Monday, March 16, 2009


I grew up in a household where there was no such place as Northern Ireland. Instead, we were, and still are, required to refer to the region as “The North of Ireland.” This is because my family’s Irish ancestry (much of it very recent) is rooted primarily in the North, in Derry and Armagh – two places not exactly known for a willingness to peacefully accept their lot as British subjects.

Admittedly, I haven’t paid much attention to Irish politics in a while. I went through the whole Plastic Paddy Republican Thing back in the 80’s and 90’s, but since 1997-98 – and especially since the 9/11 attacks in New York actually showed me what it’s like when things explode and kill people in my hometown – I, like most Irish-American posers, pretty much lost interest in the Troubles.

We’re Americans, after all, and we have our own f-ing problems.

Much of my family, however, is still in the thick of things, so the latest news from Ireland – a devastating economic meltdown and the killings of two British soldiers and a Catholic PSNI constable – comes as a bit of a slap. I think we’d been lulled into forgetting how irrational each side could be.

I’m hoping for two things here.

I can understand the Irish viewpoint that the fight’s not over until there’s one contiguous 32 county republic, but I’m hoping they have the awareness to realize that random acts of violence don’t go over quite as well as they used to when you’re trying to gather support, especially when you’re looking at things from an American perspective. Car bombs aren’t quite so glamorous when they start killing people you know. I’m as anti-partition as the next Irish-American-barstool-jerkoff, but cooler heads kind of need to prevail here.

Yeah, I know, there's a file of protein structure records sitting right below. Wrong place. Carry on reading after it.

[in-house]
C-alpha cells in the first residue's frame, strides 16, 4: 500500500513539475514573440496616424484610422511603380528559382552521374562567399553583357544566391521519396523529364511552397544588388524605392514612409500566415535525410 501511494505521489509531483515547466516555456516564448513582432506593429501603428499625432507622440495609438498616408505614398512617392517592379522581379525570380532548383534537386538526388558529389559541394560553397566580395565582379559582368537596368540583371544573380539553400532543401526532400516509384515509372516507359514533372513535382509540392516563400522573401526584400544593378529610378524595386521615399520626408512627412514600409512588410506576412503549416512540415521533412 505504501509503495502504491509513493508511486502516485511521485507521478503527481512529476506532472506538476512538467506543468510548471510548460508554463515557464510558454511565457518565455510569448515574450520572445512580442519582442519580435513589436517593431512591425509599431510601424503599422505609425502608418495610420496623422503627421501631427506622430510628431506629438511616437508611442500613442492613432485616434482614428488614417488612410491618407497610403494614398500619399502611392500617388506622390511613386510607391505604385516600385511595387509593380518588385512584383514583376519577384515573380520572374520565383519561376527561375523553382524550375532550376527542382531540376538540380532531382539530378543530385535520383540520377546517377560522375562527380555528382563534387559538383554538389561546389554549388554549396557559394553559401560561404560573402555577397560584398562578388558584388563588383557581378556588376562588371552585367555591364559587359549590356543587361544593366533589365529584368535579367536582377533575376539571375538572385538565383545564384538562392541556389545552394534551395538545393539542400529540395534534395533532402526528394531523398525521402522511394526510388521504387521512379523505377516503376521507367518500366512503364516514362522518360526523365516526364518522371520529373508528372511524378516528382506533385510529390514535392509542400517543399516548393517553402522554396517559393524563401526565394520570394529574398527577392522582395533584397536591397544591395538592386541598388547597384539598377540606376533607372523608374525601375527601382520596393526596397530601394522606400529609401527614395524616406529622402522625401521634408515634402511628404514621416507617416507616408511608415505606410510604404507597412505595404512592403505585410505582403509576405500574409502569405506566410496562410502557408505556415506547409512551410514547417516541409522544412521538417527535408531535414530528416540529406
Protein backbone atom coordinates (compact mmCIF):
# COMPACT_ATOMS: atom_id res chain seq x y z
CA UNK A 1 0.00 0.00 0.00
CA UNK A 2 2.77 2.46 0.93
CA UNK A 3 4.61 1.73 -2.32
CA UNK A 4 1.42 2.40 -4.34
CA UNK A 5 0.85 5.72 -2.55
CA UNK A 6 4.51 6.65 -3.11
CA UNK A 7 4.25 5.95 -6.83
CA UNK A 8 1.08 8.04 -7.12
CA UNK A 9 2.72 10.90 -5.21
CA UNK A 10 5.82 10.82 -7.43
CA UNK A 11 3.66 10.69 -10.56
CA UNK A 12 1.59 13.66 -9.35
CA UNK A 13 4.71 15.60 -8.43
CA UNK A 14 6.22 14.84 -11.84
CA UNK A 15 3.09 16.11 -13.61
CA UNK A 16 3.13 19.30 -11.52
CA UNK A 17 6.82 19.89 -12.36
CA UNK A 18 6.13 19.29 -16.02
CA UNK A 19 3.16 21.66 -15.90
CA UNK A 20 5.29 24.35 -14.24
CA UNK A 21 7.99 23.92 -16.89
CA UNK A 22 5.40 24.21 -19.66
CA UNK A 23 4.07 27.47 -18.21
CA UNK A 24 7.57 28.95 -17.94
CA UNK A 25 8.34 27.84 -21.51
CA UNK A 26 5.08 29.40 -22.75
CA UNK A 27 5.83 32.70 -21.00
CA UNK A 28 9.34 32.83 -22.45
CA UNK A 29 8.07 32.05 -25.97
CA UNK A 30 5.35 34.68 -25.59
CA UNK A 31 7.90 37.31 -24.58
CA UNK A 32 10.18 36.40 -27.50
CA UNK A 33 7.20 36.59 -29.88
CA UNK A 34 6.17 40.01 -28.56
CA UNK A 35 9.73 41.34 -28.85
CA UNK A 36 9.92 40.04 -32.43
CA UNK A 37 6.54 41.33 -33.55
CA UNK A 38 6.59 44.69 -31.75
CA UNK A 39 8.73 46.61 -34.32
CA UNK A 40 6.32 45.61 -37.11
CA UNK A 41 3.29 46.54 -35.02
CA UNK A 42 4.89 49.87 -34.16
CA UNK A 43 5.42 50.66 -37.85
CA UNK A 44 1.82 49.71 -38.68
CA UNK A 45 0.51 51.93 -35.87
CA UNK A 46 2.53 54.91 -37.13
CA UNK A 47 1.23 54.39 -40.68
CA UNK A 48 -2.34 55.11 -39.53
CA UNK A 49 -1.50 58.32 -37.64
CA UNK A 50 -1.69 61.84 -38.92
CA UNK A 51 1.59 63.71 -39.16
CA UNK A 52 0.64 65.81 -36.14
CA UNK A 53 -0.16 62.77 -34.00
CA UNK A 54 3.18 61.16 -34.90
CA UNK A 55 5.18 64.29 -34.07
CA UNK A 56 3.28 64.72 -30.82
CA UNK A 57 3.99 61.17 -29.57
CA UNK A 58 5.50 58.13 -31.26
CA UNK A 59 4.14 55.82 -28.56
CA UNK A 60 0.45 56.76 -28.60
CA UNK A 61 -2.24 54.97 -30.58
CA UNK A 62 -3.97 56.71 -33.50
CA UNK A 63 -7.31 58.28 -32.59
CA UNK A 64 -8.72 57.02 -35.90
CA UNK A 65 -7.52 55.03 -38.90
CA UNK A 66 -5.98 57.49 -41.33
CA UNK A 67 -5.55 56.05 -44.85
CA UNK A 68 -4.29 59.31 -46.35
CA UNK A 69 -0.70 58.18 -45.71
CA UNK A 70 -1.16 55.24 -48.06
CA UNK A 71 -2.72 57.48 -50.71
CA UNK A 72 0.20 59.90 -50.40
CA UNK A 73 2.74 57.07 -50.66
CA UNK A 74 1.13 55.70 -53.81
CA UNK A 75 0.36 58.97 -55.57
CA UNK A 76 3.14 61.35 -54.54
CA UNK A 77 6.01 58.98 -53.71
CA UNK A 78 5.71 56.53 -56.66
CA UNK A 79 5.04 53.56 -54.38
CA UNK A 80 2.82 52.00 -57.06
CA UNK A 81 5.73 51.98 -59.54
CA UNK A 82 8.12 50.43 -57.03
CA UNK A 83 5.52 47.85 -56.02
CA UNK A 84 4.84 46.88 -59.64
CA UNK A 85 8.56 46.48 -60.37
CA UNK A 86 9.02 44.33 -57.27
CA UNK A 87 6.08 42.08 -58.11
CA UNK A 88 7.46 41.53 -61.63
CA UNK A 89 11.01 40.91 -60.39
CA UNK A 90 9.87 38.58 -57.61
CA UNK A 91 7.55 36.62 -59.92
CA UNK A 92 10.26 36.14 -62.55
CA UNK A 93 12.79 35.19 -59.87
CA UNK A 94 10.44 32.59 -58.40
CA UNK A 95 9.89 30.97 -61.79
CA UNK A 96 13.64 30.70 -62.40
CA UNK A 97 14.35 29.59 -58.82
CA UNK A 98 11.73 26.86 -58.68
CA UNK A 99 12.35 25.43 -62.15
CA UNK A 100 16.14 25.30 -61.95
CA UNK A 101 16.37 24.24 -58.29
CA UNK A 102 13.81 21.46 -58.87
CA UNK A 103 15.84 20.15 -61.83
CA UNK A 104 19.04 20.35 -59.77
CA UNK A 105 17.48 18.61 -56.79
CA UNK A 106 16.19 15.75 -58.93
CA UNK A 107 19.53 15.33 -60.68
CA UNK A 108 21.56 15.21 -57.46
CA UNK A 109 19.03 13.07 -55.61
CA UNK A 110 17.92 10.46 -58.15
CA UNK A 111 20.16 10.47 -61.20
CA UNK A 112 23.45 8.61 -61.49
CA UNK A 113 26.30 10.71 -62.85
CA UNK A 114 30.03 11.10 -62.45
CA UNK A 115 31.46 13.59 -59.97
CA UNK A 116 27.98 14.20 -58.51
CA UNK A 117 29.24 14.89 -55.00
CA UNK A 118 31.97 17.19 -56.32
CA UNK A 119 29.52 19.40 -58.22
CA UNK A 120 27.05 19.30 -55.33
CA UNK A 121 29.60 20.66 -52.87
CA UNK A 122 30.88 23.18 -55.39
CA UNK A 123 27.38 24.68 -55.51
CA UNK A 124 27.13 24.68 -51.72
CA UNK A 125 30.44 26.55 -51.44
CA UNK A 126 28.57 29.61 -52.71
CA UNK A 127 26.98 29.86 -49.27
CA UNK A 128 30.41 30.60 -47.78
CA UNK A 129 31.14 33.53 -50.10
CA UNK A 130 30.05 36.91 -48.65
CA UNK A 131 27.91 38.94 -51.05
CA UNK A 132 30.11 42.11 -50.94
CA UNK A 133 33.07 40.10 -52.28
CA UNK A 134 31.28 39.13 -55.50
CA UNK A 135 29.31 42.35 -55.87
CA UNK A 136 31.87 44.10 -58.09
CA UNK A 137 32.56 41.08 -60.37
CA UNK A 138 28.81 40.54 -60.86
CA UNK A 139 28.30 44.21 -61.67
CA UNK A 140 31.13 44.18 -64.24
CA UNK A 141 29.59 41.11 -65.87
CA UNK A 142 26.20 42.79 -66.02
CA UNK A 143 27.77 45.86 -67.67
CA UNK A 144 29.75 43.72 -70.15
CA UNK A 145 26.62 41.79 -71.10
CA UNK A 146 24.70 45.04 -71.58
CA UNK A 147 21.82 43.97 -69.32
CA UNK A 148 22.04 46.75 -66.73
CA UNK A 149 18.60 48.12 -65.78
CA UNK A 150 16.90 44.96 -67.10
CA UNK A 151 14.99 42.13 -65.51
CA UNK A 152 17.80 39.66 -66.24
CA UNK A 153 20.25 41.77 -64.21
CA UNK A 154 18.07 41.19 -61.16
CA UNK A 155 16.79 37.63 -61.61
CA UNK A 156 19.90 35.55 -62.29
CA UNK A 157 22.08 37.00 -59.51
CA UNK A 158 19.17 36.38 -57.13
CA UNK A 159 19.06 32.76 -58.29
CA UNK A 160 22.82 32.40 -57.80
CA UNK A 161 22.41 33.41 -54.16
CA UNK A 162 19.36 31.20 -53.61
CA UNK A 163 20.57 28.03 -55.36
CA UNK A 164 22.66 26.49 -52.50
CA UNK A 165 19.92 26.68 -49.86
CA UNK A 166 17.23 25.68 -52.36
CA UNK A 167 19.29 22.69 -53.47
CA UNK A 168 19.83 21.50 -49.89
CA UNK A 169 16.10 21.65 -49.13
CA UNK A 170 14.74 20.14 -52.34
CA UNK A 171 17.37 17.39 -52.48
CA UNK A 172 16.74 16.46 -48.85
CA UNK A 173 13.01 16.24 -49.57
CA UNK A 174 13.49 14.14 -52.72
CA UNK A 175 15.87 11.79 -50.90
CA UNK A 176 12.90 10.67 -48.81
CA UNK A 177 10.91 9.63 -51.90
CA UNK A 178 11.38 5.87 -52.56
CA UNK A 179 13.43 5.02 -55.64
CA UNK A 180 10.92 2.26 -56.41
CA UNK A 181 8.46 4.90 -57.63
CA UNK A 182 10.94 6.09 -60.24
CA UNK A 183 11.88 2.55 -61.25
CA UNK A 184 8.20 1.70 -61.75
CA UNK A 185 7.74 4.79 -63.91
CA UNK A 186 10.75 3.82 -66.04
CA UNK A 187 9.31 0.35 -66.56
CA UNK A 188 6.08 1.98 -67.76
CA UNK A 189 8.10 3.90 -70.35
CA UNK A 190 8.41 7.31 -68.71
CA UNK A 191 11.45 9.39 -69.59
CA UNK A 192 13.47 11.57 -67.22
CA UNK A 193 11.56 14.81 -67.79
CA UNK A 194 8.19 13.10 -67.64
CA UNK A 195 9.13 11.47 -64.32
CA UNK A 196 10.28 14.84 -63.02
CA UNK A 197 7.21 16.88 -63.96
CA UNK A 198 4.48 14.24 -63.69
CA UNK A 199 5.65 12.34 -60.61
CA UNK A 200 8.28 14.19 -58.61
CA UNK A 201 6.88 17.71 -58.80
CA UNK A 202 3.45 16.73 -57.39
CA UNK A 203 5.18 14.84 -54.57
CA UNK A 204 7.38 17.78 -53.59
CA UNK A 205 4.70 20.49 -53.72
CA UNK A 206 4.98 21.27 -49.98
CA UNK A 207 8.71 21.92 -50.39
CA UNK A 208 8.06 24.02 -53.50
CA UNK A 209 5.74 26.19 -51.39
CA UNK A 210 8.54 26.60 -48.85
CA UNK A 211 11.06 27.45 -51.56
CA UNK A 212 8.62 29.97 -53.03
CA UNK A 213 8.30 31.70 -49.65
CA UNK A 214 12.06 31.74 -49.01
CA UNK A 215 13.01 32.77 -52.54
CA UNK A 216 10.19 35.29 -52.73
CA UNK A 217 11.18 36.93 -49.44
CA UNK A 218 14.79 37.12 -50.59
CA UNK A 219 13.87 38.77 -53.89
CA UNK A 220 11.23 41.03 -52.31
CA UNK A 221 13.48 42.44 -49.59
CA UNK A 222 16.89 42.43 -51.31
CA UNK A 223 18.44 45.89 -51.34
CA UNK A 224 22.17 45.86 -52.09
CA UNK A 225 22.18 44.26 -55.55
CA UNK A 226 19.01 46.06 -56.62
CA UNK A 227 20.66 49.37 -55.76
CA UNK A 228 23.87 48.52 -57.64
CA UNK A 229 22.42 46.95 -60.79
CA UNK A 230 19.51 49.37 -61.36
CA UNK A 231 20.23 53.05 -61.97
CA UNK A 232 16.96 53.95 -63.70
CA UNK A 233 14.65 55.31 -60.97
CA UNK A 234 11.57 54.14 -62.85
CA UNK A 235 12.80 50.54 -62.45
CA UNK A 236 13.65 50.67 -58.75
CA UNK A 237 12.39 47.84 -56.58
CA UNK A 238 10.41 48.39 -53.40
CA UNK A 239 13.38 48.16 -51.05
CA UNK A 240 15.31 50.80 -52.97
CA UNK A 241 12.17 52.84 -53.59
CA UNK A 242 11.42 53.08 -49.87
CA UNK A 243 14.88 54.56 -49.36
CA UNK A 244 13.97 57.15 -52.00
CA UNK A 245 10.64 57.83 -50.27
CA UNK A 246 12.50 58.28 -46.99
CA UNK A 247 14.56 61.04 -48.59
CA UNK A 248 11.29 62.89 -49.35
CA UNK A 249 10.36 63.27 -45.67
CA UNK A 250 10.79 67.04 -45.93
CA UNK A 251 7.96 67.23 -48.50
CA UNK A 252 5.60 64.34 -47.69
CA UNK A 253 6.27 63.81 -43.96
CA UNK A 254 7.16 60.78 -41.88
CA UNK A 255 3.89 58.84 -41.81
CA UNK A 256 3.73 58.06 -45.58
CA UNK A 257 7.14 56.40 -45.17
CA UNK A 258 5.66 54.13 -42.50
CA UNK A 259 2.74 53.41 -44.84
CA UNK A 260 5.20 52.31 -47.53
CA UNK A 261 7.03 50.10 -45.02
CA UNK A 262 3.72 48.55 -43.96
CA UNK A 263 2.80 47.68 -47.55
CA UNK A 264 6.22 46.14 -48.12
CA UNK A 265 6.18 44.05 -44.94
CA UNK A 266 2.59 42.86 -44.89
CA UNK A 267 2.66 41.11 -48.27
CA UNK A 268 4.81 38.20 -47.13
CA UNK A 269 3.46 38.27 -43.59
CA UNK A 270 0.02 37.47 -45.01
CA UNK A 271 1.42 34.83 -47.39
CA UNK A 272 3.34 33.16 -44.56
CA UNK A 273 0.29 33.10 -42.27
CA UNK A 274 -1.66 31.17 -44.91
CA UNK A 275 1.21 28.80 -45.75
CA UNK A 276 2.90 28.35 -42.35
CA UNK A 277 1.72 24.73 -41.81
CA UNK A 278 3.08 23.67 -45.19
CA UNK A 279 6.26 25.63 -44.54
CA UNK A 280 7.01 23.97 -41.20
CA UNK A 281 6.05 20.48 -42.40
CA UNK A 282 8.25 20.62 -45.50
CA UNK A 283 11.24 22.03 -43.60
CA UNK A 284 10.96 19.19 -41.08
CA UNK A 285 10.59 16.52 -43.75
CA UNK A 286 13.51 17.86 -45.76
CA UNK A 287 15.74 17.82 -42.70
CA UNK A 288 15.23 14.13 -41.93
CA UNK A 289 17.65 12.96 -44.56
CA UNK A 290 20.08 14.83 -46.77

More than that, however, I’m hoping that the past decade has tempered the British tendency toward overreaction in the North (see: Bloody Sunday, Easter Rising, et al). The British have always responded to a push with a punch, and a punch with a gunshot. I’m hopeful things have changed in that regard, too. The British are in the catbird seat here. They have the public’s sympathy and support as a result of the recent attacks, and they can hang onto that by not flying into a frenzy and sending in 10,000 troops to reoccupy the region the way many of us fear they will.

From the outside looking in, this is just shit I never thought we’d see again. I probably should have known better.